I will make no serious effort to define character, but to me it comprises the ability to dissect a problem with extreme speed, to make a decision and live with it and to have principles (as opposed to policies) that cannot be violated but a cold-blooded will to do his duty in the face of those principles. For me, character is the competition within a leader who both wants power and wants something more. His precise position on the International Monetary Fund is not really relevant. His underlying sense of decency is, along with an understanding of how to use the power he achieved.

If this is vague and contradictory, it is not because I haven’t thought about it. Rather, of all of the political issues there are, the nature of character and how to recognize it is least clear. It is like love: inescapable when you encounter it, fragile over time, indispensable for a fully human life. Recognizing character in a leader would appear to me the fundamental responsibility of a voter.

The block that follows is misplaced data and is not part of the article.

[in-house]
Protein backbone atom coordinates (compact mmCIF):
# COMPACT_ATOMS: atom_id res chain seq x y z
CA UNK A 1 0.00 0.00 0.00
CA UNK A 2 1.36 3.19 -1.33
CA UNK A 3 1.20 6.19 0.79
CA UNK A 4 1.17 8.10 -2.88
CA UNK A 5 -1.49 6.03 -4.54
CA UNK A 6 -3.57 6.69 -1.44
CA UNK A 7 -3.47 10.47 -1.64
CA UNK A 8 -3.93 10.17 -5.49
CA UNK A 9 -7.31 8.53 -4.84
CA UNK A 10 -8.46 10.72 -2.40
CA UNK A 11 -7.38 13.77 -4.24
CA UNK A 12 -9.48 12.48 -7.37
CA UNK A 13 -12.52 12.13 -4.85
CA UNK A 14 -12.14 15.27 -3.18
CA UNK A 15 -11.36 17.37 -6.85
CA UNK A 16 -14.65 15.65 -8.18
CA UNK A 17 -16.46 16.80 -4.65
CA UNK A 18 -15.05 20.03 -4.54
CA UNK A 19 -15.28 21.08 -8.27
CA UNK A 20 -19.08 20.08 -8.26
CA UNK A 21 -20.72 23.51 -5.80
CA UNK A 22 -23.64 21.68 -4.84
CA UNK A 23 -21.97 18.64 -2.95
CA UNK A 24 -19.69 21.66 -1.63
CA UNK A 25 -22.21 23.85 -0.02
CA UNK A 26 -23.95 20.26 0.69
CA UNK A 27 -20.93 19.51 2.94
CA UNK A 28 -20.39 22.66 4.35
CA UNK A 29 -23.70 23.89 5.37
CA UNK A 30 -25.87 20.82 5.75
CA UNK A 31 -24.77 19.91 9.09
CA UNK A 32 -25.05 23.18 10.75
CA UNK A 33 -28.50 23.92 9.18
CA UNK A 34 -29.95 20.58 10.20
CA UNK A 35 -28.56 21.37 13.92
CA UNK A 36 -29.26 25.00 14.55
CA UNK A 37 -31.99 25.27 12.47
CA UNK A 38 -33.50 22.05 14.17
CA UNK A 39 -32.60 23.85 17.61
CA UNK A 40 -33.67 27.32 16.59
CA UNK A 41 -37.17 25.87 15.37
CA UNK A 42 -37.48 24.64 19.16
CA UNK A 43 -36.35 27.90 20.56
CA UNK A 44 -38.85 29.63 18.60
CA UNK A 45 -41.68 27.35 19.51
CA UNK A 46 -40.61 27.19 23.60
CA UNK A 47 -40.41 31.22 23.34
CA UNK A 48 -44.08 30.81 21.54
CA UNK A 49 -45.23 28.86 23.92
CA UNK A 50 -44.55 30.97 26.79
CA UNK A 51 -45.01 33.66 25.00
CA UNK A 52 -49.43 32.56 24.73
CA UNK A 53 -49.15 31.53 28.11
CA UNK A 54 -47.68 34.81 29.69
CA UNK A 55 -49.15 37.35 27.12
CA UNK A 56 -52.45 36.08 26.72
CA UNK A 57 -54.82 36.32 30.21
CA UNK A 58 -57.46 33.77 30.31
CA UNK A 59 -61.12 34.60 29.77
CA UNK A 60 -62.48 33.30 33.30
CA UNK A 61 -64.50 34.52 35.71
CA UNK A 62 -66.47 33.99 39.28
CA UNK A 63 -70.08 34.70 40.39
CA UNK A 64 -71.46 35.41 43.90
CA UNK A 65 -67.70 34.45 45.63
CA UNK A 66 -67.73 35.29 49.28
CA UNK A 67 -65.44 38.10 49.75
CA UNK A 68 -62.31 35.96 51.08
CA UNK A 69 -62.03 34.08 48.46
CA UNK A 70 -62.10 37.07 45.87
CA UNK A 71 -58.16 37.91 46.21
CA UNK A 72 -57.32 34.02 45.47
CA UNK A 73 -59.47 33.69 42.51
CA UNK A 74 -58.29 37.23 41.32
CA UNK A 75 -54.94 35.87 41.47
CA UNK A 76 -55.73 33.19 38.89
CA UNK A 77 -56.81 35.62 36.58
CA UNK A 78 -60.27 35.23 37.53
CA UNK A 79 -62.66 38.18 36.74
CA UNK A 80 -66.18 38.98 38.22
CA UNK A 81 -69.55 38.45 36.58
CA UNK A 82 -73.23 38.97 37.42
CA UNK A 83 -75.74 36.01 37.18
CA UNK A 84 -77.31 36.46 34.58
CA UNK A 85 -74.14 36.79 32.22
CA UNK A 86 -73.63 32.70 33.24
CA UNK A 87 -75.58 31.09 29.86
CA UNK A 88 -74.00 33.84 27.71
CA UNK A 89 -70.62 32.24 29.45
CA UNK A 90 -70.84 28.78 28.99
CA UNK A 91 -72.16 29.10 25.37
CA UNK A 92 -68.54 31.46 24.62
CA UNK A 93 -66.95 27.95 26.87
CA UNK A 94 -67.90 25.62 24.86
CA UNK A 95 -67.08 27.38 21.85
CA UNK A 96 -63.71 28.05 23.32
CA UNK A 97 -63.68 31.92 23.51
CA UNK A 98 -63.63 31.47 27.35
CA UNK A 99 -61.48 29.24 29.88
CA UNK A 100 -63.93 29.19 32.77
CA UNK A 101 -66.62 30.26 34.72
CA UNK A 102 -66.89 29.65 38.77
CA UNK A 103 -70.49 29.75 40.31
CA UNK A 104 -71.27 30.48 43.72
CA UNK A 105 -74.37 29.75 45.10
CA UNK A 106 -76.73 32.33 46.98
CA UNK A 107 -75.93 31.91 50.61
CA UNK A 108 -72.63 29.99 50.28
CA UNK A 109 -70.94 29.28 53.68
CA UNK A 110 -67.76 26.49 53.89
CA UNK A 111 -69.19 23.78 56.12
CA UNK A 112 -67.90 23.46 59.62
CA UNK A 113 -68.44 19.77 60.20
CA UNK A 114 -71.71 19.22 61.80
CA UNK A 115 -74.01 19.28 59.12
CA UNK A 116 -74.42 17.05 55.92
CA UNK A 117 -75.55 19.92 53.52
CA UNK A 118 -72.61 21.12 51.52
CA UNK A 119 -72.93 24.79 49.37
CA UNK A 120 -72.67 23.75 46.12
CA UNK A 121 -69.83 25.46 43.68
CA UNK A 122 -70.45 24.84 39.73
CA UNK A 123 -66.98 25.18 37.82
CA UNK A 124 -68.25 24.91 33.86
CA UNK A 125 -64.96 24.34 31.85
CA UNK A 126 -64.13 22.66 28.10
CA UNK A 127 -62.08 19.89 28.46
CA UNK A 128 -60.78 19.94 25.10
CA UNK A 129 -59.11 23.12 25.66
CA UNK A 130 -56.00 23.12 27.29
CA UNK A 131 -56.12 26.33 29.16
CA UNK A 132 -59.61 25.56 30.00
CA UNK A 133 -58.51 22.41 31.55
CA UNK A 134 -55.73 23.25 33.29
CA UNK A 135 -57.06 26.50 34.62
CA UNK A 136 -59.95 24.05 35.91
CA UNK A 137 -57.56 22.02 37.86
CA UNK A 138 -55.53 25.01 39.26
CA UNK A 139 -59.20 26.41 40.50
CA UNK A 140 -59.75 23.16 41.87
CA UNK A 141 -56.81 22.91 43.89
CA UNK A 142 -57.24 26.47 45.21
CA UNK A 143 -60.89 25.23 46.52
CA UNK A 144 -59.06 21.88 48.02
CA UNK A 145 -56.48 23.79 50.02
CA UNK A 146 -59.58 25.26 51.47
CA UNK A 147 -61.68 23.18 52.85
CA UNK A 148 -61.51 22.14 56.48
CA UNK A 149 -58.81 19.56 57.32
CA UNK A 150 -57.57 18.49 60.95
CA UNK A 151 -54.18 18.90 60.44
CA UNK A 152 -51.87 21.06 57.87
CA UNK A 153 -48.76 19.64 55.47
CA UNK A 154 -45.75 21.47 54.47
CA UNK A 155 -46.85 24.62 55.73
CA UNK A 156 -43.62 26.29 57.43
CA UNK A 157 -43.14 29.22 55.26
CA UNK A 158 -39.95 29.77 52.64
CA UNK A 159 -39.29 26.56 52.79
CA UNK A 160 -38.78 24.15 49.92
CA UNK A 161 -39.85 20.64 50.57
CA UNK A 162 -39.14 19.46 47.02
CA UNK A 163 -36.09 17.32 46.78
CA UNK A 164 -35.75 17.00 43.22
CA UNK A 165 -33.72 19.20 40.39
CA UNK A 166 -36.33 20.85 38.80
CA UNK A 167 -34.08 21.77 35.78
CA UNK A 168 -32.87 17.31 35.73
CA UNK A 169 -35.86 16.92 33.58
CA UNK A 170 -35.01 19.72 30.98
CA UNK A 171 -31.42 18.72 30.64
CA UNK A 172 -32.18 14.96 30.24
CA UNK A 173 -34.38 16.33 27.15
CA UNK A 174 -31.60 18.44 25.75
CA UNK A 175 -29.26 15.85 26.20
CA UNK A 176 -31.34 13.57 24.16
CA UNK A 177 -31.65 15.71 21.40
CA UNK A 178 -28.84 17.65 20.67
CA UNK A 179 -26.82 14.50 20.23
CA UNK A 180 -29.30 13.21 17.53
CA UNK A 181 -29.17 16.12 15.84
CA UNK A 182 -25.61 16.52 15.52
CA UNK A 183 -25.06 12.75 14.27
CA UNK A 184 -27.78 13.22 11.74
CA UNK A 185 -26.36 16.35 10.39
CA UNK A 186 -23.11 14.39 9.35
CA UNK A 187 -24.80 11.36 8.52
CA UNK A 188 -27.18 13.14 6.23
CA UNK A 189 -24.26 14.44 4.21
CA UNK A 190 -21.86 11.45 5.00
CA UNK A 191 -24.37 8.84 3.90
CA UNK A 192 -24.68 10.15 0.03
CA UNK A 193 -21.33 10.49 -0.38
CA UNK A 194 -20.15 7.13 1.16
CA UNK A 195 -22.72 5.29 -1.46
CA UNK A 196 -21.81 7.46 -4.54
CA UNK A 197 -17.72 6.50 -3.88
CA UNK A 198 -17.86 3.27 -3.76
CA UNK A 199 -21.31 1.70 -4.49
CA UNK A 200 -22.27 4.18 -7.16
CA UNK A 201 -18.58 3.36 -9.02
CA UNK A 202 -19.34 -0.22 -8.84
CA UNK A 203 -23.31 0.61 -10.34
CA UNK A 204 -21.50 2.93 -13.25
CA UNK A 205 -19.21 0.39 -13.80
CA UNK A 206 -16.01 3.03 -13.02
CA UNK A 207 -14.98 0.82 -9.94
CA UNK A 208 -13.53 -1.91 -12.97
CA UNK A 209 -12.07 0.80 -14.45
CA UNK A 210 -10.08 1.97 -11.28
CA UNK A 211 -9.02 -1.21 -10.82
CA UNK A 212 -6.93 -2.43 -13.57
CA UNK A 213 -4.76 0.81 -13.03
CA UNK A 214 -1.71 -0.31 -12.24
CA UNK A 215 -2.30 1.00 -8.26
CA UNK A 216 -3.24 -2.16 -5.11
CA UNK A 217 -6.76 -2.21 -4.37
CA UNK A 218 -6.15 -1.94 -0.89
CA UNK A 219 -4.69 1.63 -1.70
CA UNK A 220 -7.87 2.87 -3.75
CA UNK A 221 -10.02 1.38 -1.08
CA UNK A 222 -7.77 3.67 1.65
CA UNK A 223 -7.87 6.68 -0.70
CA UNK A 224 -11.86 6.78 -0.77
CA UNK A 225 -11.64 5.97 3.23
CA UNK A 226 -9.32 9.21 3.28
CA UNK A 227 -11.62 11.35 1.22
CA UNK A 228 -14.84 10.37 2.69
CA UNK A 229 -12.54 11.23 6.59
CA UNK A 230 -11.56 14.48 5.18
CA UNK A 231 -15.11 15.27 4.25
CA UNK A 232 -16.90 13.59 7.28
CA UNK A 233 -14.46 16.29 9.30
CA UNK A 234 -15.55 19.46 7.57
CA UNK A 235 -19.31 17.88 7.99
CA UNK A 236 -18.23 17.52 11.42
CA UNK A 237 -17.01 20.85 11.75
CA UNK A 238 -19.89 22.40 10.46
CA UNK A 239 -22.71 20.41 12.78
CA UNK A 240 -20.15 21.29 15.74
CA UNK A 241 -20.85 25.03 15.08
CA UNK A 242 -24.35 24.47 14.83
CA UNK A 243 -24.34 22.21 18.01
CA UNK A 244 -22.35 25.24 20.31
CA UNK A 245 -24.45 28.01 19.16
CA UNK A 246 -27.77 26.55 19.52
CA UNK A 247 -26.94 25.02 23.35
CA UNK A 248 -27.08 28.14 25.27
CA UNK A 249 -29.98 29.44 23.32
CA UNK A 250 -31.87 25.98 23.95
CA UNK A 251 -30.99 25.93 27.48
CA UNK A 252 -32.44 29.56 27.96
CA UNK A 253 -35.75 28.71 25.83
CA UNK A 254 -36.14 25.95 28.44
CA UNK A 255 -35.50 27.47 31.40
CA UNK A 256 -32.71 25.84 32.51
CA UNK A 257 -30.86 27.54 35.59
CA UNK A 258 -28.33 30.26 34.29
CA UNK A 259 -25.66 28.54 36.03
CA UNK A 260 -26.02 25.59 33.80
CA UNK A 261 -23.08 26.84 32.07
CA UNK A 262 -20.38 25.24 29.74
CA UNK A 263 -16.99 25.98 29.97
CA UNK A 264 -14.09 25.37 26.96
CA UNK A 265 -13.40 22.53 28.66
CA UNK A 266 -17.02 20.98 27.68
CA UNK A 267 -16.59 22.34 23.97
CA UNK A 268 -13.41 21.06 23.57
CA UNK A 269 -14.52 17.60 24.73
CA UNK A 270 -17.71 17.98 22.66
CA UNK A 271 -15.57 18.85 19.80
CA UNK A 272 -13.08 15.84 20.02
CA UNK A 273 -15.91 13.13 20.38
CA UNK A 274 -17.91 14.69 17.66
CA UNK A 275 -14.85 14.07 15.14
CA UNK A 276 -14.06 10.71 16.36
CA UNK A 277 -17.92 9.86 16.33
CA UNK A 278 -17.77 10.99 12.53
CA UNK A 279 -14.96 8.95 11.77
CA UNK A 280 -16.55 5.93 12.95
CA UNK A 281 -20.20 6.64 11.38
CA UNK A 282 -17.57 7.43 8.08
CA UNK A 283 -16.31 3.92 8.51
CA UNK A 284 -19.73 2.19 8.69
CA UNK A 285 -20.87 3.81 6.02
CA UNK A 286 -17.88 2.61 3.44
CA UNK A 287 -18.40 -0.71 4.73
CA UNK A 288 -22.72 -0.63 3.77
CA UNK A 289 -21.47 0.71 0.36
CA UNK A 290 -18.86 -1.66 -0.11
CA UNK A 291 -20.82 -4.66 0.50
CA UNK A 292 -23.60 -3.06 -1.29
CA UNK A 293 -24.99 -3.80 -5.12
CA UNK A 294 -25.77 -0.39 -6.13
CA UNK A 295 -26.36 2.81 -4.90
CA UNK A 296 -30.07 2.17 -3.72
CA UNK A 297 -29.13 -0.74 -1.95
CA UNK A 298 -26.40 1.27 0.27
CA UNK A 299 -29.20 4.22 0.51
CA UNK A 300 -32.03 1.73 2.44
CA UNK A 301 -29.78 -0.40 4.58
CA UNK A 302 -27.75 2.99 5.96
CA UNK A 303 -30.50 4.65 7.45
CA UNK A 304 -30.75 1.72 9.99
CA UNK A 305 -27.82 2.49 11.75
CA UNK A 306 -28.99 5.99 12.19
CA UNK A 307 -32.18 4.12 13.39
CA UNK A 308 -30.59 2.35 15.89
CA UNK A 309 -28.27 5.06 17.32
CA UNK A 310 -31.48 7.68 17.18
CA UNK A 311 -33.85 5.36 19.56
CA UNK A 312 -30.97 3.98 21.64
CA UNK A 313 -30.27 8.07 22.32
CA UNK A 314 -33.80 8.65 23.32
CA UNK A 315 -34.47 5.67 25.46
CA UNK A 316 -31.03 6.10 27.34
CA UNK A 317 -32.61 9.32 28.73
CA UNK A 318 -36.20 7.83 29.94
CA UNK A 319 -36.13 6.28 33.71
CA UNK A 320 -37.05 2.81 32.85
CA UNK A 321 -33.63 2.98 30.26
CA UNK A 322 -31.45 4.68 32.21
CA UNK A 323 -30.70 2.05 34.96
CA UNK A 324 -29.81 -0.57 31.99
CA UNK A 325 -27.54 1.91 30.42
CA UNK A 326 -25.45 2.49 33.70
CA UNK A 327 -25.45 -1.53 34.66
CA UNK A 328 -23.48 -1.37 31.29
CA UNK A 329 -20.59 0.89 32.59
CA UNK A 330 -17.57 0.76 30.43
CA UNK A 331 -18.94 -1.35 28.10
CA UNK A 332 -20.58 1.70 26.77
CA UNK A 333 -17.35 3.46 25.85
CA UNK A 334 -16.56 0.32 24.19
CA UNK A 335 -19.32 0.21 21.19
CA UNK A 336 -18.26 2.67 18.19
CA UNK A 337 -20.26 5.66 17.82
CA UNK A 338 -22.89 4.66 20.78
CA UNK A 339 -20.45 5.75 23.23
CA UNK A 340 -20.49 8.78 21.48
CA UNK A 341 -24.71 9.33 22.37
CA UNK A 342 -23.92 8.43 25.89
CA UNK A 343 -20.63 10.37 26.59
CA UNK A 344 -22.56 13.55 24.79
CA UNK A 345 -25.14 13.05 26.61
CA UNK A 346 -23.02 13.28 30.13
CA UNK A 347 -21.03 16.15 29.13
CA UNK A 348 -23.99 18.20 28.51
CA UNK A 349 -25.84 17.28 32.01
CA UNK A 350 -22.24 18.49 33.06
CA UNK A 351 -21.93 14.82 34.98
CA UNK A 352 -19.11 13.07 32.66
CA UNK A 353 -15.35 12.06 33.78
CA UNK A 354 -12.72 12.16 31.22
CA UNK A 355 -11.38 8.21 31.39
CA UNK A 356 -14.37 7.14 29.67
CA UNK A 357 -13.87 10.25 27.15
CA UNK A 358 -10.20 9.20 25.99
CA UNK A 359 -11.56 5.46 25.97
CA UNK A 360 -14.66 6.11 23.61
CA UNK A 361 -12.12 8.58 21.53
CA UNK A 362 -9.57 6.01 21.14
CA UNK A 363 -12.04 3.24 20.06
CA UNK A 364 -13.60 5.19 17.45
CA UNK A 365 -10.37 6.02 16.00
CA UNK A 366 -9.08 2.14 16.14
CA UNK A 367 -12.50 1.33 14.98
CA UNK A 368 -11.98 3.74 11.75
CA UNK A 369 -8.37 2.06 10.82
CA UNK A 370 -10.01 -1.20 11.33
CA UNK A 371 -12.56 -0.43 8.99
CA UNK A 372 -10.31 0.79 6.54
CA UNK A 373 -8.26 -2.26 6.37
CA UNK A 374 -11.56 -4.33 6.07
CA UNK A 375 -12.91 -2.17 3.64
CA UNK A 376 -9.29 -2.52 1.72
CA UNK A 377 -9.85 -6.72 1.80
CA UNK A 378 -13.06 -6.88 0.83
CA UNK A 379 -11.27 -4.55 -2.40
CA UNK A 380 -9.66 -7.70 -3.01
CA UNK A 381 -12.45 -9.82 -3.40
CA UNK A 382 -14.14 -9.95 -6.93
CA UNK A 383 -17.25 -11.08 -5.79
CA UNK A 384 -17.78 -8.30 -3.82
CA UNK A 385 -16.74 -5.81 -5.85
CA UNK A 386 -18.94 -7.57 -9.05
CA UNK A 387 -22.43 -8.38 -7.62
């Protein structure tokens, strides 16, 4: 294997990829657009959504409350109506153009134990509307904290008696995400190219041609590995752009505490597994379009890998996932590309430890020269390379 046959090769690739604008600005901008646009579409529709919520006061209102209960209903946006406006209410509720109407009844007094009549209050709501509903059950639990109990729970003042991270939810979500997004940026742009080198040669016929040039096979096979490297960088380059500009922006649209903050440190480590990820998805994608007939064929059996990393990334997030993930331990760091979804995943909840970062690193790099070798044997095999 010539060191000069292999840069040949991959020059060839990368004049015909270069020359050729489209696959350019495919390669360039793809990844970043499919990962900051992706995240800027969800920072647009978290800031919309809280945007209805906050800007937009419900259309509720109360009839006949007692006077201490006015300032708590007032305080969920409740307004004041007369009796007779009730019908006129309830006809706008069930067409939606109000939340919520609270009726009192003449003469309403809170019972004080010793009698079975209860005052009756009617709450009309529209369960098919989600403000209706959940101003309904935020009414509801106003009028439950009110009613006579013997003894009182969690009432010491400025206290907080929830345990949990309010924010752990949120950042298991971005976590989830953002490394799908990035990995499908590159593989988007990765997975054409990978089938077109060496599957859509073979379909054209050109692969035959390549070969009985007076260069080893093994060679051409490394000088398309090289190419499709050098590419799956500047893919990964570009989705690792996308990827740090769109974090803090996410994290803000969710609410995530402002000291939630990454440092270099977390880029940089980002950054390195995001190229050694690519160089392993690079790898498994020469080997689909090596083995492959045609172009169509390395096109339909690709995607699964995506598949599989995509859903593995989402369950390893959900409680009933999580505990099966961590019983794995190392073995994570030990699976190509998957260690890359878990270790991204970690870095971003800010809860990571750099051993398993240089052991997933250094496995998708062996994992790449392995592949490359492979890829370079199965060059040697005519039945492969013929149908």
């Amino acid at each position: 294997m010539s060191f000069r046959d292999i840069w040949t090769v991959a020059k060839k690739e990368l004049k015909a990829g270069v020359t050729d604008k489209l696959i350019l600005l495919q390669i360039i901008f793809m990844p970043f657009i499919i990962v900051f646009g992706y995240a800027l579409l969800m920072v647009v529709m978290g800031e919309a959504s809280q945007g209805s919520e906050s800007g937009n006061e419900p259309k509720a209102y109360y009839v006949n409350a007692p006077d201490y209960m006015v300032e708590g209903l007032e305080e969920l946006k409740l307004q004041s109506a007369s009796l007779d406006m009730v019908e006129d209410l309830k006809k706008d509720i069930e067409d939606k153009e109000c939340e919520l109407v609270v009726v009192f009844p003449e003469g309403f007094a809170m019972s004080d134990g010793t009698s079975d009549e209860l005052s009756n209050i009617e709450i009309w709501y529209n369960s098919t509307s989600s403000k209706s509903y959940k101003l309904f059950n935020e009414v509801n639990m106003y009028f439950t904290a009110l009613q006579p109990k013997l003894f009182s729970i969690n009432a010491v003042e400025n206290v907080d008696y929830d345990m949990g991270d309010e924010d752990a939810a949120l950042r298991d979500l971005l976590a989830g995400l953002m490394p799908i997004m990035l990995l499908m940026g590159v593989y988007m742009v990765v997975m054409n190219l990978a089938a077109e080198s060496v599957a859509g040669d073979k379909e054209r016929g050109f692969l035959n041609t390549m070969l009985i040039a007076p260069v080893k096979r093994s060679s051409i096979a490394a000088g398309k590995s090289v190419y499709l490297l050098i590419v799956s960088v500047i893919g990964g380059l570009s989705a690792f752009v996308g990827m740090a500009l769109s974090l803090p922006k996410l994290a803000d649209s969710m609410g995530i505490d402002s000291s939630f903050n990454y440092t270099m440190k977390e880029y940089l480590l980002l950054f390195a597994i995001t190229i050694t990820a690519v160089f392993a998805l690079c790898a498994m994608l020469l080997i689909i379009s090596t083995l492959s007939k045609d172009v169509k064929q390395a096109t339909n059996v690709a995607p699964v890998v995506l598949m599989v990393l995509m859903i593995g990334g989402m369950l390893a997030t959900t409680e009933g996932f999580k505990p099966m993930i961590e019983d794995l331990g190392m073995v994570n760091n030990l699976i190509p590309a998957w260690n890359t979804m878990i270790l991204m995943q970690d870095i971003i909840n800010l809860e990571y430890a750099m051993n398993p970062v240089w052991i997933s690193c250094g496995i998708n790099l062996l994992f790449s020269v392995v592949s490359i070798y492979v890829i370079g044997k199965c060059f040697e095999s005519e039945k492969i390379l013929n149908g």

The idea that you should vote for a leader based on his policy intentions is, I think, inherently flawed. Fortune moots the most deeply held policies and the finest leader may not reveal his intentions. Lincoln hid his intentions on slavery during the 1860 campaign. German Chancellor Angela Merkel never imagined the crisis she is facing when she ran for office. Intentions are hard to discern and rarely determine what will happen.

The issues that George W. Bush and Barack Obama had to deal with were not the ones they expected. Therefore, paying attention to their intentions told us little about what either would do. That was a matter of character, of facing the unexpected by reaching into his soul to find the strength and wisdom to do what must be done and abandon what he thought he would be doing. The grace and resolution with which a leader does this defines him.